Shoppers find consumer reviews to be less useful, and are less likely to seek out such reviews, for experiential purchases (events to be lived through such as vacation packages) than for material products (objects to keep such as electronics). 

Idea #546
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Dynamism of a Dog on a Leash, Giacomo Balla, 1912 (Courtesy: Buffalo Fine Arts Academy, New York)

Tracking Customers Who Leave Without Saying Goodbye

Idea posted: August 2015
  • Marketing

Customers don’t always inform a business that they are no longer customers. A new model, developed by researchers from Columbia Business School and London Business School and based on customer behaviour, allows companies to disentangle customers who are still active customers from customers who have ‘silently left’. The model also identifies customers who are in danger of leaving. 

Idea #538
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Don't Jay Walk, 1937 PSA poster, USA (Source: Wikimedia Commons)

Neurobiological Clues to Advertising Effectiveness

Idea posted: May 2015
  • Learning & Behaviour
  • Marketing

Recent research identifies physiological reasons that public service announcements (PSAs) are effective. Specifically, the researchers show that increases in two neurochemicals — adrenocorticotropic hormone and oxytocin — result in greater attention and action from viewers. 

Idea #517
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Social Media Grabbing a Major Share of the Marketing Budget

Idea posted: October 2014
  • Marketing

Companies will be steadily increasing their spending on social media marketing in the next few years, even though most marketing executives cannot measure the financial impact of such spending. The shift in consumer buying patterns to online makes a shift to social media marketing a logical step, despite the current inability to demonstrate ROI. The pressing issue now is for companies to integrate social media activities into their general marketing campaigns.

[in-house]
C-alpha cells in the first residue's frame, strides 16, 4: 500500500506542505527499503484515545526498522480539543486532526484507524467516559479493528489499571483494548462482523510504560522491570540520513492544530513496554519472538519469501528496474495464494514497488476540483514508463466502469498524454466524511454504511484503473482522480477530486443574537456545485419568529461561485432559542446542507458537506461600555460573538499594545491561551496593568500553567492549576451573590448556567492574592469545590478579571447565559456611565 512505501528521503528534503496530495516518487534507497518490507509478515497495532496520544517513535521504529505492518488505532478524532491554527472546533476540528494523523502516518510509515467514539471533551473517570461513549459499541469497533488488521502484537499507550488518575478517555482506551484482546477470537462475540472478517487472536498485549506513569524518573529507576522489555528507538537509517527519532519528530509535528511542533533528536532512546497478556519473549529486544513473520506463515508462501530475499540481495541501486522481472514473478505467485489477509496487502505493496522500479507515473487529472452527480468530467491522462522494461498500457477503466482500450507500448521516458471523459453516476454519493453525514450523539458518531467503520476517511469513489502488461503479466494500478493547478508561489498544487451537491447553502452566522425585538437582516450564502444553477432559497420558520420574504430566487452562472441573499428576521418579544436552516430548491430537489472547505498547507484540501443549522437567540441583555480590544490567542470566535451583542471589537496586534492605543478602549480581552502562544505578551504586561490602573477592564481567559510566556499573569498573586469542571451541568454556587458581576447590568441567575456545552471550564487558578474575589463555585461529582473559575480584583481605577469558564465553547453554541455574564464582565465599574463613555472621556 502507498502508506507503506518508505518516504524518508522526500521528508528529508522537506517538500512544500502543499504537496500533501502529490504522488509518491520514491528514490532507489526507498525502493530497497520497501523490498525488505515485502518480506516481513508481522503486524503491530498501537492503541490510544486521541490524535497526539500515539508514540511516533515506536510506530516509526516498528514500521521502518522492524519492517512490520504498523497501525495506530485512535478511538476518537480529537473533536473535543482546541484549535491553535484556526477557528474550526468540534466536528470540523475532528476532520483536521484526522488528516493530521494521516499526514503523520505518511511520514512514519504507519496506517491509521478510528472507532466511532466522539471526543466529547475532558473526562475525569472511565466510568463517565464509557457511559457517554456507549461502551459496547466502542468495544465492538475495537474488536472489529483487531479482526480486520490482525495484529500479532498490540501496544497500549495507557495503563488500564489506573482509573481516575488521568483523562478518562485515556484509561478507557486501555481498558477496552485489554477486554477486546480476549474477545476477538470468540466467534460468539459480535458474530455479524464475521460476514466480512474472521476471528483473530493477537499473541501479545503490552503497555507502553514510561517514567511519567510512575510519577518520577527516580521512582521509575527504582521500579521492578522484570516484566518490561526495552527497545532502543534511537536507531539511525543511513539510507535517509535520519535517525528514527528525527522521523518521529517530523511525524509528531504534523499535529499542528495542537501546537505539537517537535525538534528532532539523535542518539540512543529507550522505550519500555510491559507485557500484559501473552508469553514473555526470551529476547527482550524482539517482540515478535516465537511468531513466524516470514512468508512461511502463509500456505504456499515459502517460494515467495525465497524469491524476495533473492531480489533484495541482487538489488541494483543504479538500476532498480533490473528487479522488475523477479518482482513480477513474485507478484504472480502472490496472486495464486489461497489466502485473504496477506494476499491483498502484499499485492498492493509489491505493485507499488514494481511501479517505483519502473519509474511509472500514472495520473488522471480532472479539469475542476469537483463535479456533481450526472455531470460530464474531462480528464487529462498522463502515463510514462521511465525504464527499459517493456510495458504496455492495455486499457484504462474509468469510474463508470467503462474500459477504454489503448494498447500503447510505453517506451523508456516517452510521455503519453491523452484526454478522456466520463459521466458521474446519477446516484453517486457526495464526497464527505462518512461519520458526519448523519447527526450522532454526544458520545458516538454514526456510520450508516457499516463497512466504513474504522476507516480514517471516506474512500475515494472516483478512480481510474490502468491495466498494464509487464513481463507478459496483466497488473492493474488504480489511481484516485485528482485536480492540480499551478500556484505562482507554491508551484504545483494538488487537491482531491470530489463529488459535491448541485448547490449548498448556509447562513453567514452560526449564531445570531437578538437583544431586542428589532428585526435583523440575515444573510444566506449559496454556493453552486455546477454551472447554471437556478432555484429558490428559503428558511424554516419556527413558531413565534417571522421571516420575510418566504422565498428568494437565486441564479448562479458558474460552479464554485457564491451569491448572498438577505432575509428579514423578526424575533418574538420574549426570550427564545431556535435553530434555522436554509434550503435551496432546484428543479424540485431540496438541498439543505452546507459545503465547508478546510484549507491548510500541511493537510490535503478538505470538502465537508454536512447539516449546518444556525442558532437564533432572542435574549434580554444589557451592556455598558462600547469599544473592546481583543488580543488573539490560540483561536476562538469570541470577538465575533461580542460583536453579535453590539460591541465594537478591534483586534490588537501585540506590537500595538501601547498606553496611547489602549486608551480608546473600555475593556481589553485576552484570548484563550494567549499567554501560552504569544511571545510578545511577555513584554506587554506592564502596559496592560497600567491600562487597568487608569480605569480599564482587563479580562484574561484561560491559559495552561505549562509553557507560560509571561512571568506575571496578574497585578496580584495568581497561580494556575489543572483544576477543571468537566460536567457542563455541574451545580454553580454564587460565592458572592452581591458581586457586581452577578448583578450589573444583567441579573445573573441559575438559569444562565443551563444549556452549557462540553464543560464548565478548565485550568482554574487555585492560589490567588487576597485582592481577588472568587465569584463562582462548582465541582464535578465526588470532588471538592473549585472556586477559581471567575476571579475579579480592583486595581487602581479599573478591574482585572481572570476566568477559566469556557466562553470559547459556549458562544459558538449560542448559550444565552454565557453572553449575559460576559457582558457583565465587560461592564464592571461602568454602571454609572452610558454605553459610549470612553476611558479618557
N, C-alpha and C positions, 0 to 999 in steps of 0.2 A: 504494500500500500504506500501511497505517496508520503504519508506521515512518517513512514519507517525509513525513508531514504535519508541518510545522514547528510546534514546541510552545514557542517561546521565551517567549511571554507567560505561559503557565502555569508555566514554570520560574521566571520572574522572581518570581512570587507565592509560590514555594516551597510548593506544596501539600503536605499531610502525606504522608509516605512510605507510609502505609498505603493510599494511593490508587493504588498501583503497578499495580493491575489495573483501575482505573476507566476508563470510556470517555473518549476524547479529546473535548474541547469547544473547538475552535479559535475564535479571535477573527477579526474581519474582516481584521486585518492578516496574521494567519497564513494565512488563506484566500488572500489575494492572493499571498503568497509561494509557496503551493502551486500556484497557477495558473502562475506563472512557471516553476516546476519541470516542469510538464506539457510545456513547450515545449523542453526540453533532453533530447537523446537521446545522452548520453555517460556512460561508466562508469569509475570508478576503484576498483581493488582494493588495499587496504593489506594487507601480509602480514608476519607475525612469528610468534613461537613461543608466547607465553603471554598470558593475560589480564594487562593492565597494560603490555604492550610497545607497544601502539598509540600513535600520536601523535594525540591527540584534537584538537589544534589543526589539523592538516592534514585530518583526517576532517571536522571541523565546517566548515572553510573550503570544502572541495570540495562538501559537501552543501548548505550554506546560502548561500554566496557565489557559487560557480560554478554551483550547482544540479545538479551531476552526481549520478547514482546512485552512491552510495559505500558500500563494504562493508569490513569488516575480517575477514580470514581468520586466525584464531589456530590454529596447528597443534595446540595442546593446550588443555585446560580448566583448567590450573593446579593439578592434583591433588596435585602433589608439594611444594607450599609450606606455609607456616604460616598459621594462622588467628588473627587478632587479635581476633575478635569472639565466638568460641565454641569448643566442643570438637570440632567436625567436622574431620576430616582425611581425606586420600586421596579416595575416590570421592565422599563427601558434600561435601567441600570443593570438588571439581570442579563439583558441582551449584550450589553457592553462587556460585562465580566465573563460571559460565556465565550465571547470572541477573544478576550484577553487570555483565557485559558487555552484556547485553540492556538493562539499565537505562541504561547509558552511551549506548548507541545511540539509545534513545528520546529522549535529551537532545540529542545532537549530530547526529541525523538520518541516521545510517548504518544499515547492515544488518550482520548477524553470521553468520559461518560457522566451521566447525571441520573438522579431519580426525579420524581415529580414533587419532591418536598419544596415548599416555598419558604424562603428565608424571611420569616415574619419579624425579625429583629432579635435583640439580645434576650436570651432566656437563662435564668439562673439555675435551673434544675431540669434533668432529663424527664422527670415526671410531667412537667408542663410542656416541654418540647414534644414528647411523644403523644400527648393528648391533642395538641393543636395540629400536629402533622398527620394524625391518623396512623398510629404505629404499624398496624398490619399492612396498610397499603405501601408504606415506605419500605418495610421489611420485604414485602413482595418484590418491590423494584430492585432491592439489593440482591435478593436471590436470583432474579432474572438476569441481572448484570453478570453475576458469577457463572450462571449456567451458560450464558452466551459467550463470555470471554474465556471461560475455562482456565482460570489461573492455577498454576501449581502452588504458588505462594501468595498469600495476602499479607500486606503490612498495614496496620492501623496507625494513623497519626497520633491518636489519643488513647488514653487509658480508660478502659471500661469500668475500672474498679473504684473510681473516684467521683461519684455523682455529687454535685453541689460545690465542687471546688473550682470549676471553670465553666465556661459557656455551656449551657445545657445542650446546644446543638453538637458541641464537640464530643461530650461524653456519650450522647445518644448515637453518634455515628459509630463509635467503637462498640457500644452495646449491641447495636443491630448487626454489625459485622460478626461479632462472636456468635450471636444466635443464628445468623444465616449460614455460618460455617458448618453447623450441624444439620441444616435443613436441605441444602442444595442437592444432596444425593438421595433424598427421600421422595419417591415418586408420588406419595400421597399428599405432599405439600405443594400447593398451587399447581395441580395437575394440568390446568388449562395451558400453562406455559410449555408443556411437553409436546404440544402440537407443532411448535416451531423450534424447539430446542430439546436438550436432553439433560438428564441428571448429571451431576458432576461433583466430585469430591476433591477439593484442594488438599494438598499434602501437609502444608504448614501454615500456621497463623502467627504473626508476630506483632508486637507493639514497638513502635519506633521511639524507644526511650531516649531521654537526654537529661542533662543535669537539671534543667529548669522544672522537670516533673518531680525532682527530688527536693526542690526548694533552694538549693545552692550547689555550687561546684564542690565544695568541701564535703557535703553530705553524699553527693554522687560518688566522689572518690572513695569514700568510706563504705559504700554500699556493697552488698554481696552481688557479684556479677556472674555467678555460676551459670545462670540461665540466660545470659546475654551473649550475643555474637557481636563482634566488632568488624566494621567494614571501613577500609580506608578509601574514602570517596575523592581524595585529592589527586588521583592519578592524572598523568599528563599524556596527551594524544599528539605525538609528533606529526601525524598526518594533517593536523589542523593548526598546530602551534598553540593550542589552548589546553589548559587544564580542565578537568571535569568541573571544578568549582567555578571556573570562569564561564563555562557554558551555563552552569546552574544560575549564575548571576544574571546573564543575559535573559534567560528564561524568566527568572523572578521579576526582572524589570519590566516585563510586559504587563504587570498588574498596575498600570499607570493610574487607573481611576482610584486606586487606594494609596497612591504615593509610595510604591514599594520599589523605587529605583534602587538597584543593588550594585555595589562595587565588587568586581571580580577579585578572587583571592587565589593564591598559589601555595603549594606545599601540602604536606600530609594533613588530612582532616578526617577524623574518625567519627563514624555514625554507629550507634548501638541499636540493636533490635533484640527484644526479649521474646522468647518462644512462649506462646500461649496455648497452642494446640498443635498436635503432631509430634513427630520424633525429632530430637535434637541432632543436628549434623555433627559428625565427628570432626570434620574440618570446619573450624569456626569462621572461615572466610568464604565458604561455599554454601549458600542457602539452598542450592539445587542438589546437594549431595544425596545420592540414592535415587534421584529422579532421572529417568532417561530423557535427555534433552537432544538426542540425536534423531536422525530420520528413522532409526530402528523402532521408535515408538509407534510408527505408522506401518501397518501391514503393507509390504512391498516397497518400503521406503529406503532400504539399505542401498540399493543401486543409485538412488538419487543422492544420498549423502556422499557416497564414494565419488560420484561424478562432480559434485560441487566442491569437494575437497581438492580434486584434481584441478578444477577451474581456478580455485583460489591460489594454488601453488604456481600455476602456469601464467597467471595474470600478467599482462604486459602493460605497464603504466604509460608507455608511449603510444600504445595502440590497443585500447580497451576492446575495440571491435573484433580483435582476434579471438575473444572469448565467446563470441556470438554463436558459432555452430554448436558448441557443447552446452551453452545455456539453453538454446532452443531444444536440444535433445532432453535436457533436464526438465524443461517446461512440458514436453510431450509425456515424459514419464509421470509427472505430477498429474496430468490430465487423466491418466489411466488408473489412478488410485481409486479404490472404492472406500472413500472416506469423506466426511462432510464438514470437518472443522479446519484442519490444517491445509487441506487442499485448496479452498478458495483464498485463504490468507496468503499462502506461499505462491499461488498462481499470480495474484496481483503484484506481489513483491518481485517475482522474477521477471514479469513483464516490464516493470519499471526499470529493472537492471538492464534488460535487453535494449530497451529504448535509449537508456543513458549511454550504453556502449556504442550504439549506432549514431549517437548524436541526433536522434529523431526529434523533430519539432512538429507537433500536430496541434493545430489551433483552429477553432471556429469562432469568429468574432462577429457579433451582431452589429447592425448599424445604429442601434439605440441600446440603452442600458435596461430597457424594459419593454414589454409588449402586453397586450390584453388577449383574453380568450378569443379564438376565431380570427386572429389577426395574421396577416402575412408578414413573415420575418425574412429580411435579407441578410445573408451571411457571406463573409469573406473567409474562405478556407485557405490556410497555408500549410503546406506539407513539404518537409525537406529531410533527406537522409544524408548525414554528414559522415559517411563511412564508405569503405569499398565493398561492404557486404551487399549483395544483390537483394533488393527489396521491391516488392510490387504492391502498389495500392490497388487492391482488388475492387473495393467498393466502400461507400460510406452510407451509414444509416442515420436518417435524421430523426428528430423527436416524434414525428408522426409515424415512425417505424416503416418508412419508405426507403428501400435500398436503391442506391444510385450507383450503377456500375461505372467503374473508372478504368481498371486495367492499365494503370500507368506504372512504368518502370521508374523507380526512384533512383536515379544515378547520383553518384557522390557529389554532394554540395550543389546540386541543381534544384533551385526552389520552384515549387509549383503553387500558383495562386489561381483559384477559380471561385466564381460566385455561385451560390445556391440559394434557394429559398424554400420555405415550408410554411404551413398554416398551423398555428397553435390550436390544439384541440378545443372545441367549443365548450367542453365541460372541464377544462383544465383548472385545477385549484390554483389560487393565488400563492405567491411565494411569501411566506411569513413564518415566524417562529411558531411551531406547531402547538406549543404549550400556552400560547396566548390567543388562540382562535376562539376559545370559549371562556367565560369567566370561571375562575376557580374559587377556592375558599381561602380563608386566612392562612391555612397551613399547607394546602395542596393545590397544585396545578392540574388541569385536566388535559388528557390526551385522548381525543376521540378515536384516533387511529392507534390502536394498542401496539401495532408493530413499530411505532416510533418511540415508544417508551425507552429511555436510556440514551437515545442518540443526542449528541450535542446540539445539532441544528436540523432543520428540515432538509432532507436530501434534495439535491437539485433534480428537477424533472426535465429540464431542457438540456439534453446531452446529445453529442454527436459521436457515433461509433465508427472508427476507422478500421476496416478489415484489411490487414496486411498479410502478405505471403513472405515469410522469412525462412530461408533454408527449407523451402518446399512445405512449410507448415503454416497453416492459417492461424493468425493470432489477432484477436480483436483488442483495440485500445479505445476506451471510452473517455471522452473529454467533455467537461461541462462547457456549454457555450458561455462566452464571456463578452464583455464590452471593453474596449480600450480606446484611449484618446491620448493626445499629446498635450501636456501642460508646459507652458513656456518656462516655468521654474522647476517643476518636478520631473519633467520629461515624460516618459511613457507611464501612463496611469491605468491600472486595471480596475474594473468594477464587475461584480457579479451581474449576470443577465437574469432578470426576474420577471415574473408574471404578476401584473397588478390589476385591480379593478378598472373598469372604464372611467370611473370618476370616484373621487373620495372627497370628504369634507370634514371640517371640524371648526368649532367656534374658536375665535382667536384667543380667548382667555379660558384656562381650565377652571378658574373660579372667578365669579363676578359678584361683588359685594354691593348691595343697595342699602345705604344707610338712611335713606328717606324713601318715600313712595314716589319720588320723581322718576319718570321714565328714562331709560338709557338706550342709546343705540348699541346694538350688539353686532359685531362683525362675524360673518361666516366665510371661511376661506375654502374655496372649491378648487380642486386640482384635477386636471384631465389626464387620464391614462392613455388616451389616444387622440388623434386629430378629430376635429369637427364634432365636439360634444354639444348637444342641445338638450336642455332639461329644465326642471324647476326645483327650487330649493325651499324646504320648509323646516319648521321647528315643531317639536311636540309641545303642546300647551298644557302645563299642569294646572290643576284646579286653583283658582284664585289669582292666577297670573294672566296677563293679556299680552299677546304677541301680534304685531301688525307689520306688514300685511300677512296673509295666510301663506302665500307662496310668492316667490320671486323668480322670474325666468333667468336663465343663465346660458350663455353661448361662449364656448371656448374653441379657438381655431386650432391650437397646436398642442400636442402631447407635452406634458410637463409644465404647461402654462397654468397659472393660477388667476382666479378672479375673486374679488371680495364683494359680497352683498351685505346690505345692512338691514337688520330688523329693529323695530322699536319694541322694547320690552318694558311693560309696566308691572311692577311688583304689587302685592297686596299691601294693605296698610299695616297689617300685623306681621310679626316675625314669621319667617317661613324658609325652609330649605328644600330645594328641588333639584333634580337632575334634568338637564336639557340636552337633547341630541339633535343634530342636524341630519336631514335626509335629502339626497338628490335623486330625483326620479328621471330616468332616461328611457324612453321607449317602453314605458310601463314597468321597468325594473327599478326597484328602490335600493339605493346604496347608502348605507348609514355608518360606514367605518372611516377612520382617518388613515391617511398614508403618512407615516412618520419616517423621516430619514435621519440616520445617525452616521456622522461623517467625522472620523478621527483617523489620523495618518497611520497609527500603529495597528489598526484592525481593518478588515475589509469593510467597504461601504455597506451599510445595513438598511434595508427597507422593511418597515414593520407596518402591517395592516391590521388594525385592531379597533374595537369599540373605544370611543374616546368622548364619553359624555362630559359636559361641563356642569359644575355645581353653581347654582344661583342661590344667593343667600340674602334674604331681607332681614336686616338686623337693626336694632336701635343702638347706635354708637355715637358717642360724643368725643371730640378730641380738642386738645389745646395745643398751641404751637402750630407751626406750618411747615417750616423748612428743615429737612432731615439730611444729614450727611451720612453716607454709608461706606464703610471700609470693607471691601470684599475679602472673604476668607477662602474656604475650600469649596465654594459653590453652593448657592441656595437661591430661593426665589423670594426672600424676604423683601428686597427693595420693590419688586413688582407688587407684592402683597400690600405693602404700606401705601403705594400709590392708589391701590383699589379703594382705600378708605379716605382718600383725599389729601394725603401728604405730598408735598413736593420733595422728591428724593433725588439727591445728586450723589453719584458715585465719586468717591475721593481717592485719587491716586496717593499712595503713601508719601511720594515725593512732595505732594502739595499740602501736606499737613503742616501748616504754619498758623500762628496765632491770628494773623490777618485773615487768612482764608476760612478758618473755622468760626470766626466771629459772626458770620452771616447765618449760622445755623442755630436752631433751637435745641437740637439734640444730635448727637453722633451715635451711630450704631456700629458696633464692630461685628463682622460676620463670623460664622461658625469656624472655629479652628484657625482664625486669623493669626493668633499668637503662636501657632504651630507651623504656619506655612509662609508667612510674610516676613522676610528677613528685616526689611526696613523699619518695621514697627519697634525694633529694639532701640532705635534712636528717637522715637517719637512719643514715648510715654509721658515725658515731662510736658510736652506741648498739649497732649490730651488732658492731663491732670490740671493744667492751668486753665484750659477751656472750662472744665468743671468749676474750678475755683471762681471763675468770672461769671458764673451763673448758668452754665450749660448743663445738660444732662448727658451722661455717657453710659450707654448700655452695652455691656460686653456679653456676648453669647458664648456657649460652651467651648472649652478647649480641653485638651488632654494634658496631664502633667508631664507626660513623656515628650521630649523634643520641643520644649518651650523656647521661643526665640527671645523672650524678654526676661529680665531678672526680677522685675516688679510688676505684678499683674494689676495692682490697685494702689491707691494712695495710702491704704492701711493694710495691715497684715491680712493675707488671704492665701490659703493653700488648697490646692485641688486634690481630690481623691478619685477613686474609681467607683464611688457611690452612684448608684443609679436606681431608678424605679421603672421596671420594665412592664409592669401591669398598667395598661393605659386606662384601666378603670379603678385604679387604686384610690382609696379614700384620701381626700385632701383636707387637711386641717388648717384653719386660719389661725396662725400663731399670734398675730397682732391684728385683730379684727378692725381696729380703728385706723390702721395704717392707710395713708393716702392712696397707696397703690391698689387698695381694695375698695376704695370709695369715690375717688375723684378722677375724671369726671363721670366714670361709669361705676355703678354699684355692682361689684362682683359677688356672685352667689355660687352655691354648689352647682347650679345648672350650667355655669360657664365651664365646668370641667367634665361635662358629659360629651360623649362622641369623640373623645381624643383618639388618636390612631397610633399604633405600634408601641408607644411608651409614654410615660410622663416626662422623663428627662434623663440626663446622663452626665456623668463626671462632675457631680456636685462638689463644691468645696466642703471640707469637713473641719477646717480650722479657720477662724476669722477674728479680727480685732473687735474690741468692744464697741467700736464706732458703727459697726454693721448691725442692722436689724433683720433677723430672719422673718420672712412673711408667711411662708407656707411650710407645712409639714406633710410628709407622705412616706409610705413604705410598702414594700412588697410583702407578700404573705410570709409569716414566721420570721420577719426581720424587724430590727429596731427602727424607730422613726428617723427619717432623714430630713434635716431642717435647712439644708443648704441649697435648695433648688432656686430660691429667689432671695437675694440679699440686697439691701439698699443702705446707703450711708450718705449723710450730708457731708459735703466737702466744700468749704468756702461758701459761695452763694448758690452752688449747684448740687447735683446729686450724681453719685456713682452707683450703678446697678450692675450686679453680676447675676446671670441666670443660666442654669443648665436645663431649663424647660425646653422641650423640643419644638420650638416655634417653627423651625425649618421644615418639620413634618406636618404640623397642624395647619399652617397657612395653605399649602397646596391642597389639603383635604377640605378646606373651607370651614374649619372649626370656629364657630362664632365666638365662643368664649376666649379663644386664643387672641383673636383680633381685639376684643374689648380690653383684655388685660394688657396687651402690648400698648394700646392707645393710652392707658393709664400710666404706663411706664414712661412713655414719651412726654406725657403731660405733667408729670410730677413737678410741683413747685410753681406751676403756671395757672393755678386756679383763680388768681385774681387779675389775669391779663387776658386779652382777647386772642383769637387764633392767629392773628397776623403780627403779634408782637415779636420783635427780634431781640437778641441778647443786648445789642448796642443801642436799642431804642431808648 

Idea #456
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Gedränge vor dem Geschäft Thomas Prewein, by Josef Engelhart, 1941 (Source: Wikimedia Commons)

The Surprising Benefit of Long Queues for Customers and Business

Idea posted: October 2014
  • Innovation & Entrepreneurship
  • Marketing

The accepted wisdom is that long lines are bad for business. In fact, they can be very good for business, as long as they are not too long. Research shows that long lines help customers learn what’s worth waiting for, and help businesses attract uninformed customers.

Idea #446
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EU Energy Label

Why Differentiating Rating Scale Labelling is Important

Idea posted: August 2014
  • Marketing

Rating scales, such as those used in online review platforms or stores (for example, Amazon or Tripadvisor) or by government rating agencies (such as agencies rating energy savings), allow consumers to evaluate the performance of products or services. However, new research shows that when the scale levels of the rating scale are not distinguished visually (e.g. by colour) or linguistically (e.g. using the linguistically different A, B, C, D rather than A, A+, A++, A+++), consumers are more likely to ignore them — and this can hurt the sales. 

Idea #431
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Building a Brand Image Across Multiple Countries

Idea posted: April 2014
  • Marketing

Multi-country brands should position themselves consistently across markets only on image attributes that are very important in all of the various countries. For example, brand image attributes related to benevolence or self-direction, which are valued highly in most countries, can be used consistently. Better to be inconsistent (used in certain markets only) with a divisive value such as hedonism or power.

Idea #372
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‘Dans le Souk aux Cuivres’, Nicola Forcella, an Italian painter born before 1868 (Source: Wikimedia Commons)

How Customer Participation Builds Loyalty

Idea posted: April 2014
  • Marketing